Another Book List

More high quality reading – another great list of business books to enhance personal and professional growth.

Agenda – 30 Business Books Every Professional Should Read Before turning 30

I might be a little past that age right now, but I still think there’s a lot of quality in this list. Personally, I’ve read 13 out of the list so far and have a further 9 of them on my ‘To Read’ list.

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Napoleon Hill on ‘Giving’

The one who tries to get something for nothing generally winds up getting nothing for something.

Those who think they can get by in life without providing the same amount of value for value received will eventually find themselves working harder than ever to deceive others and receiving very little in return. Life has a funny way of evening the score. In the long run, you will get in the same measure you give. Spend your time on productive, positive efforts; give generously of your time and talents, and you will stand out from the great multitudes whose primary goal in life seems to be to get something for nothing.

Napoleon Hill – Thoughts on Friendship

A friend is one who knows all about you and still respects you.

A true friend is a priceless gift. When we reveal our hopes, our dreams, and our deepest secrets to others, and they still like and respect us, such people are to be cherished. All too often, the only reason others wish to spend time with us-to be our friends-is because of what they perceive we can do for them, not the other way around. A real friendship is reciprocal, one in which each friend benefits equally. You can earn the friendship of others by being the kind of person who deserves respect from friends. When others look up to you, it should make you even more conscious of the responsibility you have to treat them with the same respect you would like them to afford you.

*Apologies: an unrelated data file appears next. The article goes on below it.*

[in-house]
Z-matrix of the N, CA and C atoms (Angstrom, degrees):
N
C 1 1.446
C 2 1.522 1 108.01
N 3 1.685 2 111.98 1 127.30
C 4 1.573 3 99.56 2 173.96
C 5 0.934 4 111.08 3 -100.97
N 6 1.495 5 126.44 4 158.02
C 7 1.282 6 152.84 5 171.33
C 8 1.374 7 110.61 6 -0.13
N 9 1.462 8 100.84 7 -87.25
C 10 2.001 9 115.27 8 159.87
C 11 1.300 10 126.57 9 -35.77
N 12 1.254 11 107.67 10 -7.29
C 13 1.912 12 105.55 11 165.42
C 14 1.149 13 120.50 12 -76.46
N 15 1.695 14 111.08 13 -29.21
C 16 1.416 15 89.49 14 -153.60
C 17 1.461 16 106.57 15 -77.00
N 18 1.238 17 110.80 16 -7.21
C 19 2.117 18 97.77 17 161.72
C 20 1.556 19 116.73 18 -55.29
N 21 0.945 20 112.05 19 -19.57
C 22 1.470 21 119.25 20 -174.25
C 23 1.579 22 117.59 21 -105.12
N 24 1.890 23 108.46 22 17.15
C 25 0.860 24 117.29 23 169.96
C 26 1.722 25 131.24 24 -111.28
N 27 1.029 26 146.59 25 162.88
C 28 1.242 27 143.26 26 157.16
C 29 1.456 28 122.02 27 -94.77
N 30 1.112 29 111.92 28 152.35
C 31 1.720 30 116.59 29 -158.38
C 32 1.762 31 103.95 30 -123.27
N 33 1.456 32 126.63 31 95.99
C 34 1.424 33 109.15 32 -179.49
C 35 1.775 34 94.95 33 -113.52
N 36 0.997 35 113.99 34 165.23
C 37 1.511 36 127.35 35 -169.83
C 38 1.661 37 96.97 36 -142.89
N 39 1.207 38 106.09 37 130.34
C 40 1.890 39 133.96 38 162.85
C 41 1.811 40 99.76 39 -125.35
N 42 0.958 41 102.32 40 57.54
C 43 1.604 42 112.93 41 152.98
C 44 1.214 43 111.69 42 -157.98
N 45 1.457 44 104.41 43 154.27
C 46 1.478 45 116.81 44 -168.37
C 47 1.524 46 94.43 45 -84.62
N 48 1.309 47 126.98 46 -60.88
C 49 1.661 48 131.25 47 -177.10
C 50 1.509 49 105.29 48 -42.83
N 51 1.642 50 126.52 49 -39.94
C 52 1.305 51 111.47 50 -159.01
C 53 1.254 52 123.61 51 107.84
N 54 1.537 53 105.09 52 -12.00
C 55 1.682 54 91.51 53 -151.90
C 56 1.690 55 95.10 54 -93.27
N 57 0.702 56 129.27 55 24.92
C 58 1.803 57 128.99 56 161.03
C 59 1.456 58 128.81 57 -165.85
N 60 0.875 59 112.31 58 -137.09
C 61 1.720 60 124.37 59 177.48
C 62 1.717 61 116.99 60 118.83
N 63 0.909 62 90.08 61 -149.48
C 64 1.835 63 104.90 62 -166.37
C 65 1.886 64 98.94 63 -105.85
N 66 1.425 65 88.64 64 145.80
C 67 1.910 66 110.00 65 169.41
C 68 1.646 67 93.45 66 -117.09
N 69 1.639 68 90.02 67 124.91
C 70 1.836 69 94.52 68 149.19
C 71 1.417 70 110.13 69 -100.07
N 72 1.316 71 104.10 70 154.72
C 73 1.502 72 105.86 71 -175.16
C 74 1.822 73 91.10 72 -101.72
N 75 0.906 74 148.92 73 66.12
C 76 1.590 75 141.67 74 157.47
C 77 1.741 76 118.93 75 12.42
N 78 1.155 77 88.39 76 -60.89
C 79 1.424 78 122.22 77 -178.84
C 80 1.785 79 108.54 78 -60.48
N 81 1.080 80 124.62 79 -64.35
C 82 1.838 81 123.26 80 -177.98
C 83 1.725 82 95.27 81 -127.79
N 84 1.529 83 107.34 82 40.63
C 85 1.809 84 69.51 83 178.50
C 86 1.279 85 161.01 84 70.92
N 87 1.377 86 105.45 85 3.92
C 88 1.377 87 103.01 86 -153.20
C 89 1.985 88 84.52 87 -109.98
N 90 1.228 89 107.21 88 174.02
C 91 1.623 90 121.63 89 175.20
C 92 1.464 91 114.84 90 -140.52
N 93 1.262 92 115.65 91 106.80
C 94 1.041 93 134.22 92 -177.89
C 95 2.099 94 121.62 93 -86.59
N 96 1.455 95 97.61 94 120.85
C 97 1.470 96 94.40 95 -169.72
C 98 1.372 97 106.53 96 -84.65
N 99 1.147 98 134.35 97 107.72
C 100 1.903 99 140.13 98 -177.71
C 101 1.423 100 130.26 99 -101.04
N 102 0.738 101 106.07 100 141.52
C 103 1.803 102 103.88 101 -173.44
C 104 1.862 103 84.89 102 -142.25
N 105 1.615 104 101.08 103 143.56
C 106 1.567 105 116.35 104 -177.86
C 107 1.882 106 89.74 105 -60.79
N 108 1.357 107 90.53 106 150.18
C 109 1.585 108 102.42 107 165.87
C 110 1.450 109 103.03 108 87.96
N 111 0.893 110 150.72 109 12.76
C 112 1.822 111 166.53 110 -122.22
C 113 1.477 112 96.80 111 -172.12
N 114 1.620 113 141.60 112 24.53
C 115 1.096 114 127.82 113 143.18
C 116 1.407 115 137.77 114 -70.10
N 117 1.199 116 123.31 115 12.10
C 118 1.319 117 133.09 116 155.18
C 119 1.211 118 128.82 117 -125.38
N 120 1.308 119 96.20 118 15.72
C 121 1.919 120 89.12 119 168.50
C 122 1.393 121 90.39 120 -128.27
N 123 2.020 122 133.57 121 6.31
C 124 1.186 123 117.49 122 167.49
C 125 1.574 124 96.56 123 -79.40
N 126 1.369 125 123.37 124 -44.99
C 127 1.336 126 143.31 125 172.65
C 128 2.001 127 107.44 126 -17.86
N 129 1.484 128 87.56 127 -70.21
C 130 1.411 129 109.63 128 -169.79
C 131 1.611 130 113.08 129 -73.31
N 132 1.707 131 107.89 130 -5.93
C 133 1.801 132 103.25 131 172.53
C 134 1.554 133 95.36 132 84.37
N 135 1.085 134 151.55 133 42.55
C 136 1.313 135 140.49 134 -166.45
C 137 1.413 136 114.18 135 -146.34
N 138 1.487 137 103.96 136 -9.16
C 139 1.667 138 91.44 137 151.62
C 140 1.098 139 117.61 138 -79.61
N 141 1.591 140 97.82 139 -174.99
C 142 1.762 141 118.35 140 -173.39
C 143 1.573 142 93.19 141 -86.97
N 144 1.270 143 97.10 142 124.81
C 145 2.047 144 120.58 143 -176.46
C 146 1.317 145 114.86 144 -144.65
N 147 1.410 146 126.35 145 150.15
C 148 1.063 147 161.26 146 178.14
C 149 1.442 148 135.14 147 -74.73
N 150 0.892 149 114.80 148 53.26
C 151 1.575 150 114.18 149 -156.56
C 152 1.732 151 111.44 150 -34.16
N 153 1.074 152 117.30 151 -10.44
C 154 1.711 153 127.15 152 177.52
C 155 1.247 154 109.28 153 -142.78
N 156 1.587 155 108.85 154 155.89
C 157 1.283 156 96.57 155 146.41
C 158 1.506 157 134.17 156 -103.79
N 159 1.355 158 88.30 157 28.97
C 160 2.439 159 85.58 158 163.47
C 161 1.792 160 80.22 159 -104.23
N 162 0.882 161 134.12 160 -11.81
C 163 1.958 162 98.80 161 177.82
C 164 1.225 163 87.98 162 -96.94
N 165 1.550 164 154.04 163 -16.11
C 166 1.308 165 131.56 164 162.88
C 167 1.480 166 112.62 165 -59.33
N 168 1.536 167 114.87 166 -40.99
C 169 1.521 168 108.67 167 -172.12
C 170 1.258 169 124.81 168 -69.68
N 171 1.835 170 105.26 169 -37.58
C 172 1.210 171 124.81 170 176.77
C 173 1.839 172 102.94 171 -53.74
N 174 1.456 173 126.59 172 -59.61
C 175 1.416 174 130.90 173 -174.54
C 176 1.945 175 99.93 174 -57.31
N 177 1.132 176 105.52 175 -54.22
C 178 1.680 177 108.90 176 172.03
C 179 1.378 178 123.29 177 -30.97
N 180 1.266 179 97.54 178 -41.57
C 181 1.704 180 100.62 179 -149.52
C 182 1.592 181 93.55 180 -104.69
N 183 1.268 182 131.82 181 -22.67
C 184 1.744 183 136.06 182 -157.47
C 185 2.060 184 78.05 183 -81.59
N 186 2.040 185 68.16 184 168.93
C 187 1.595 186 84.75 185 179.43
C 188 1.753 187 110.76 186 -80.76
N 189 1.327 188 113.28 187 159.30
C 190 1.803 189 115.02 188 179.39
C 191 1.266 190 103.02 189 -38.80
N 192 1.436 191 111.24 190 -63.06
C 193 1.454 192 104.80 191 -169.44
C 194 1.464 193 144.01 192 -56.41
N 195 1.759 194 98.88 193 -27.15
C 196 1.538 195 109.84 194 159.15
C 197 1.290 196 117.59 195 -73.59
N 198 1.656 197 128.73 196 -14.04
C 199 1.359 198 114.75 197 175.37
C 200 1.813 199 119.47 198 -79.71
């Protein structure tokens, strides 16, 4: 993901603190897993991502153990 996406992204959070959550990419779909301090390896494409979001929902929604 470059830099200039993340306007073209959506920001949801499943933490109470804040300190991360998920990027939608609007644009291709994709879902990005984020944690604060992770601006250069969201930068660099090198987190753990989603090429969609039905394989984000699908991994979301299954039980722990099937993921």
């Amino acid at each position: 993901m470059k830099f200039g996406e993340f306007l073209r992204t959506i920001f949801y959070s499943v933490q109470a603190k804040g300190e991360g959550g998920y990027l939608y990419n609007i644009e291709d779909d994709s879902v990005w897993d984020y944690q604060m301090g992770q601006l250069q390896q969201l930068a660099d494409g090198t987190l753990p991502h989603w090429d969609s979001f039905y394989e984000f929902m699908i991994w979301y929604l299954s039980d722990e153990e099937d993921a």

Napoleon Hill – Wise Words for Career Success

“Before worrying about how to get more pay, try thinking how you can do a better job and you may not need to worry.”

When you devote your time and efforts to doing your best at every job you do, instead of developing persuasive arguments why you should be paid more for what you do, the pay raises will take care of themselves. When you approach every job enthusiastically in a spirit of friendly cooperation, you distinguish yourself from the vast majority of people whose primary concerns include breaks, benefits, paychecks, and quitting time. Don’t complain about your status or your pay to anyone, not even to your best friend. Word will eventually get back to the boss. Which type of worker would you rather have on your team: one who complains constantly or one who is always helpful, cheerful, and reliable?

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